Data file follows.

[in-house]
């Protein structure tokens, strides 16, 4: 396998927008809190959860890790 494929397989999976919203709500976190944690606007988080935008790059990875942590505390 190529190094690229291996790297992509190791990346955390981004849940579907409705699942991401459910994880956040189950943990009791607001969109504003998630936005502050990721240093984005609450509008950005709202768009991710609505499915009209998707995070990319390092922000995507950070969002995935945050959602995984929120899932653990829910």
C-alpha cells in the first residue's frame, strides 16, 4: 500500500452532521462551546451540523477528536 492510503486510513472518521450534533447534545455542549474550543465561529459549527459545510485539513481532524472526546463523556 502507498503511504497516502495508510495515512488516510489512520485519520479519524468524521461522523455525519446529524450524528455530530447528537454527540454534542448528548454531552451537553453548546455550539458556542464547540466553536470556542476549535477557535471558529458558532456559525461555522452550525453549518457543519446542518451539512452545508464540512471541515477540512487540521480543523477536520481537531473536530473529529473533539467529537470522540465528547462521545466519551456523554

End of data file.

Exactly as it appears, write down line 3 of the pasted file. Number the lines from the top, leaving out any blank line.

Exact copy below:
C-alpha cells in the first residue's frame, strides 16, 4: 500500500452532521462551546451540523477528536 492510503486510513472518521450534533447534545455542549474550543465561529459549527459545510485539513481532524472526546463523556 502507498503511504497516502495508510495515512488516510489512520485519520479519524468524521461522523455525519446529524450524528455530530447528537454527540454534542448528548454531552451537553453548546455550539458556542464547540466553536470556542476549535477557535471558529458558532456559525461555522452550525453549518457543519446542518451539512452545508464540512471541515477540512487540521480543523477536520481537531473536530473529529473533539467529537470522540465528547462521545466519551456523554